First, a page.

Your Baby As A Mammal

December 14, 2007

Even though your baby looks nothing like your cat or dog, as mammals they all have certain traits in common. A look at these traits will help you understand your baby better.

Newborn Mammals Can Find The Source Of Food

If you have ever witnessed the birth of an animal, you saw that the newborn animal, who's eyes haven't even opened yet, is able to make his way to his mother's abdomen all by himself. There he finds warmth, security and a teat. Without any outside help, the newborn animal latches on and begins suckling. The animal's survival depends upon using these instincts. Your baby has the same needs and the same abilities. Researches found that babies rely on their sense of smell, touch and body position to find their mother's breast. A newborn baby placed naked on his mother's abdomen will scoot his way up to her breast and latch on. We disrupt the natural chain of events by interfering. Your baby's self-attaching behaviors can be thwarted by the use of narcotic pain relievers during birth, being clothed and being separated from you.

Mammals Need Their Natural Habitat To Thrive

Your body is your baby's habitat. It is the only place where he can take care of himself. All newborn mammals experience a protest-despair response when separated from their mothers. First the baby cries in protest, and if his cry is unanswered, he goes into despair. While in despair, his brain sends out a torrent of stress hormones that shut down gut function, digestion and growth. On the other hand, when a baby left on his mother, particularly in skin to skin contact, his heart beat, breathing and body temperature stabilize, and his gut begins to process food. In short, the baby cannot grow and develop properly away from his habitat - you.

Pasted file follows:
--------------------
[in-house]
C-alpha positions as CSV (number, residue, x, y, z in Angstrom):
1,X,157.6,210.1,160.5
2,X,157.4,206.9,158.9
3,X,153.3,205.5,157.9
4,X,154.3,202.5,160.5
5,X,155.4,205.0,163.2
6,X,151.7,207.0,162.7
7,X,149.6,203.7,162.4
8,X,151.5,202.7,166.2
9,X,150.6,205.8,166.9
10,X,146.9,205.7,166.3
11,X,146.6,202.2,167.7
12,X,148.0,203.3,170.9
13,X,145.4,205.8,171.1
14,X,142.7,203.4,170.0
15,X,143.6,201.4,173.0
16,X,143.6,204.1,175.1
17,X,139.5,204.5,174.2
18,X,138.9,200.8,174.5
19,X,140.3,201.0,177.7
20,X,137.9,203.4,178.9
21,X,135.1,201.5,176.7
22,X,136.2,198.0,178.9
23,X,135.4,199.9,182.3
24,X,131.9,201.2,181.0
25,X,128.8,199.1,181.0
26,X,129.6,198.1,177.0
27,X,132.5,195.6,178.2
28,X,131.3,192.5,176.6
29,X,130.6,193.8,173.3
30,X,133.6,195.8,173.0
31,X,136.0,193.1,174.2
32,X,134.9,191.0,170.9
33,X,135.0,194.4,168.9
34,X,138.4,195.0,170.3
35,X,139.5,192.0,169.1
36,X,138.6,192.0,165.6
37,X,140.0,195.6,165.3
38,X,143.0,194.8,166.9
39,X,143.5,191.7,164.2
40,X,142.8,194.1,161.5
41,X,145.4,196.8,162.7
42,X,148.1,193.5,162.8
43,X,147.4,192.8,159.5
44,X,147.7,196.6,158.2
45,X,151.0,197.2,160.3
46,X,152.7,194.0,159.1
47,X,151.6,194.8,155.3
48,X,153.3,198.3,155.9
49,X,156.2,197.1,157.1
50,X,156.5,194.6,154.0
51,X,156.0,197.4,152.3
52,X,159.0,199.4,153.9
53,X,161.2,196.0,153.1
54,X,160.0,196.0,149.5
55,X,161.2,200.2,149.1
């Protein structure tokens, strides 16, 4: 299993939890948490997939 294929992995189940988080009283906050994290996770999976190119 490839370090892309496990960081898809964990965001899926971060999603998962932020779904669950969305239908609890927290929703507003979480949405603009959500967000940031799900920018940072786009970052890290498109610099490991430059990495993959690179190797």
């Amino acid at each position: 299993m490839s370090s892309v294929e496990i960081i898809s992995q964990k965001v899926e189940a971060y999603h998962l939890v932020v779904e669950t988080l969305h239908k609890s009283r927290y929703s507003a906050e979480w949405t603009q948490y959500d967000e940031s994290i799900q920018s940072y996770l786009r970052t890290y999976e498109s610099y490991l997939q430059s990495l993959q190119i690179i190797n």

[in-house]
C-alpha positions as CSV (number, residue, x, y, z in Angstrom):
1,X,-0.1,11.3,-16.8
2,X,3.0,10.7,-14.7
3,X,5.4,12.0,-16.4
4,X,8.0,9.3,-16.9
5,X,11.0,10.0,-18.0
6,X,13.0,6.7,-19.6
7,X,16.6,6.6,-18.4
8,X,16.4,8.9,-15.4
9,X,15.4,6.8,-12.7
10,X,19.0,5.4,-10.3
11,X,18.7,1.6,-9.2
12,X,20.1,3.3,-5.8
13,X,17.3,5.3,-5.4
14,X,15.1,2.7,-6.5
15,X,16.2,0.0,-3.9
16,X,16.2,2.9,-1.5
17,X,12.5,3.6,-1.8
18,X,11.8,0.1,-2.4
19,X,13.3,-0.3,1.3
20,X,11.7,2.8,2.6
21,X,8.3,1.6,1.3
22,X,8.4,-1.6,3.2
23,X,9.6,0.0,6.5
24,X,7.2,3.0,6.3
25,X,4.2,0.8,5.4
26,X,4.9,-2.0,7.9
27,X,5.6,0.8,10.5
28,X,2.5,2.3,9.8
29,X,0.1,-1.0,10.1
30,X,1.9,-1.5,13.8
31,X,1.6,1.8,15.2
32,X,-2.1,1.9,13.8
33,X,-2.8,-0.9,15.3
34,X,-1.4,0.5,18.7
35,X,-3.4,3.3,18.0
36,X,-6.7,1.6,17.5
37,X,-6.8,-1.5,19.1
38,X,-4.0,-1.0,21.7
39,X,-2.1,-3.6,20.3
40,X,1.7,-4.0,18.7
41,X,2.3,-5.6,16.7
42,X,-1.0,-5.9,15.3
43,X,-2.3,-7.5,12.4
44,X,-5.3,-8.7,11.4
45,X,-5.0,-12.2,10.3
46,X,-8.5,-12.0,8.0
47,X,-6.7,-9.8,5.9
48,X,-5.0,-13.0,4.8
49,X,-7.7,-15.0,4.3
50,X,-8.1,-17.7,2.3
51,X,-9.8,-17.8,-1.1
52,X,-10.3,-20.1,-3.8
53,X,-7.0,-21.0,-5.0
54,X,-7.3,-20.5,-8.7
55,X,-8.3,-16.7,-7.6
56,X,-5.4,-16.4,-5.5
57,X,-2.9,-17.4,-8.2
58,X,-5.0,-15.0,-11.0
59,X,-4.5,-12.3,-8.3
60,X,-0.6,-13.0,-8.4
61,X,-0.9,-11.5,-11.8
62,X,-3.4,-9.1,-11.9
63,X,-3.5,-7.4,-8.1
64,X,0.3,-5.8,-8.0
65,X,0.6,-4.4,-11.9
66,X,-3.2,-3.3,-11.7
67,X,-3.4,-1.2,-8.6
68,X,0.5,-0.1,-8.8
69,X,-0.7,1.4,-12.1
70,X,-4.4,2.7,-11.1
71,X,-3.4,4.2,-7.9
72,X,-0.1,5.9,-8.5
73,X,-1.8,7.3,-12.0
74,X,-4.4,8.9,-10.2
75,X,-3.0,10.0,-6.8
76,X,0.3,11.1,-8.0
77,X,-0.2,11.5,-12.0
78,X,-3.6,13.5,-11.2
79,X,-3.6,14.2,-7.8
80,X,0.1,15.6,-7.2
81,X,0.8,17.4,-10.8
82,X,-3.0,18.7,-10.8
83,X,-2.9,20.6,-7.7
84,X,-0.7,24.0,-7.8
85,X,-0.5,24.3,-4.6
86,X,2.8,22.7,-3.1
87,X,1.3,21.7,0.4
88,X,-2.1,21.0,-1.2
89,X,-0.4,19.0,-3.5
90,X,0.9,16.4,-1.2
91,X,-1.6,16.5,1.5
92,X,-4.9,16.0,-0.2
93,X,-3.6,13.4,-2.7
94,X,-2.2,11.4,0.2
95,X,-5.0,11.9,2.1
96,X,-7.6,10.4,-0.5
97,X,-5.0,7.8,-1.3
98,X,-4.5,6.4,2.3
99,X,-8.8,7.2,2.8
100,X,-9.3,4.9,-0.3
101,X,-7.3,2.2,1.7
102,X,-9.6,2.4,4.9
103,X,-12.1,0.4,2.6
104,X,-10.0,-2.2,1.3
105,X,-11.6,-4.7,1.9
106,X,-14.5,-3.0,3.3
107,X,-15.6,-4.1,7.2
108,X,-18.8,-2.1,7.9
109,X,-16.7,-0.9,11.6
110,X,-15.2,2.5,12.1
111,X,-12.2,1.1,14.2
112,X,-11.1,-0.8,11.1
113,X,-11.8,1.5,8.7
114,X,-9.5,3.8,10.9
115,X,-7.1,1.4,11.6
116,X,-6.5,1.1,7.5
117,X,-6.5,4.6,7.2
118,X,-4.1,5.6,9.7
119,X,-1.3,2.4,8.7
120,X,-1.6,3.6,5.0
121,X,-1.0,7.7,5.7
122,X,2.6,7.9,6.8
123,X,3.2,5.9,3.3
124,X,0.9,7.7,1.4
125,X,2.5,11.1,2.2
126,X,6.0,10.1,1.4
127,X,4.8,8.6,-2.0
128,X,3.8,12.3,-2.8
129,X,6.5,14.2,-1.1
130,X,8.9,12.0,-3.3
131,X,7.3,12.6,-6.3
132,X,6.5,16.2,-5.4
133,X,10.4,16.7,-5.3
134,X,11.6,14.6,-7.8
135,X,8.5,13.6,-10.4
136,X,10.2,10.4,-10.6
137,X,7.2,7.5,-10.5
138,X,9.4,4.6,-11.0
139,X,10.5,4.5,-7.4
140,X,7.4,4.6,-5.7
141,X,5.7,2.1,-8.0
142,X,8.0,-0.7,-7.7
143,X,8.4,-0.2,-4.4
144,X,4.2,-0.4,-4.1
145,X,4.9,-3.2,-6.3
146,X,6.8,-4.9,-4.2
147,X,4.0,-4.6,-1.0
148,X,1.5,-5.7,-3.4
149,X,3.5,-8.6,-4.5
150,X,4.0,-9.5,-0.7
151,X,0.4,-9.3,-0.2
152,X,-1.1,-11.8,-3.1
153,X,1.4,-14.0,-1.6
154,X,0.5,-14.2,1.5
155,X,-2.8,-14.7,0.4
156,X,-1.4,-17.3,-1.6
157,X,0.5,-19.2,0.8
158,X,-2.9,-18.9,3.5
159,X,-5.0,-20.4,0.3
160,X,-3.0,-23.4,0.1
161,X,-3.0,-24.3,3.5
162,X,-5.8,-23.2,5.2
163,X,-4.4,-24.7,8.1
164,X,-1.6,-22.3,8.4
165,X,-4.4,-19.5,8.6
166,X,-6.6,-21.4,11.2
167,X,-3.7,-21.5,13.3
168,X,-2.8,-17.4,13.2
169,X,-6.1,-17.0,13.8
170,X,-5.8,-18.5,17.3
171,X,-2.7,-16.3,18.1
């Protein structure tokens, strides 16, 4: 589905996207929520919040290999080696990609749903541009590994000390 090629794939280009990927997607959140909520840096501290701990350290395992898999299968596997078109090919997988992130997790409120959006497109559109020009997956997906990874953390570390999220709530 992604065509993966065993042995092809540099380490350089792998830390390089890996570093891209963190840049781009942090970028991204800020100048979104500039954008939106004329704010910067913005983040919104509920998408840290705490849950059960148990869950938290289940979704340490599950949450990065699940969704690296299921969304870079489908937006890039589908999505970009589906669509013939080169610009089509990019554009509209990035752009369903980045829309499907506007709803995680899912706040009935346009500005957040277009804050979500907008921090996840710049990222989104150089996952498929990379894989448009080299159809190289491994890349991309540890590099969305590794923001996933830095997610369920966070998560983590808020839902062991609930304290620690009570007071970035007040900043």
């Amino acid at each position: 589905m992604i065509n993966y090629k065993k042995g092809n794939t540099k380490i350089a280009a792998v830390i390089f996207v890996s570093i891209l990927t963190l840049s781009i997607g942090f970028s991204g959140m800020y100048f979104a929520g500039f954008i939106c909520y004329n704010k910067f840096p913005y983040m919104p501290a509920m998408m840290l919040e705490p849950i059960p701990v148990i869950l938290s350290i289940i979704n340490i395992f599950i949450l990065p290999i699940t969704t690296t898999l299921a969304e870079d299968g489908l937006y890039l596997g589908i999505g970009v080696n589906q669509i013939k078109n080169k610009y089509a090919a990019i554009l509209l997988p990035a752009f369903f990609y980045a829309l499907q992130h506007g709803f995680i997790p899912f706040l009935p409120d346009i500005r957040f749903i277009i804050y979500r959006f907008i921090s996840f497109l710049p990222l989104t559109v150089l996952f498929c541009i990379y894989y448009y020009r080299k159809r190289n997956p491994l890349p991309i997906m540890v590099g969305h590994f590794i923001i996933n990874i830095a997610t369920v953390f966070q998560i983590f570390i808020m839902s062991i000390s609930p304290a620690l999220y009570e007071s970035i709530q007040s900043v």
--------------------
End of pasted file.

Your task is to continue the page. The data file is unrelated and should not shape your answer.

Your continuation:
Mammalian Milk is Species Specific

The fact that we produce milk for our young is what makes us mammals. Each animal produces milk that is specific for his species. Cache mammals, like dear, leave their babies for long periods of time. Their milk is high in protein and fat and low in carbohydrates. It takes a long time to digest and these animals may nurse only twice a day. Humans however are ‘carry mammals' also known as ‘continuous contact,' and take short frequent feeds around the clock. The milk of continuous contact mammals is quickly digested. More importantly, nature has designed human milk to meet the needs of our highly developed brains as opposed to the milk of other mammals, which meets their specific needs. Humans are the only mammals that feed their young the milk of other mammals. We can learn something from them. Cow milk is perfect for little calves; your milk is perfect for your baby.

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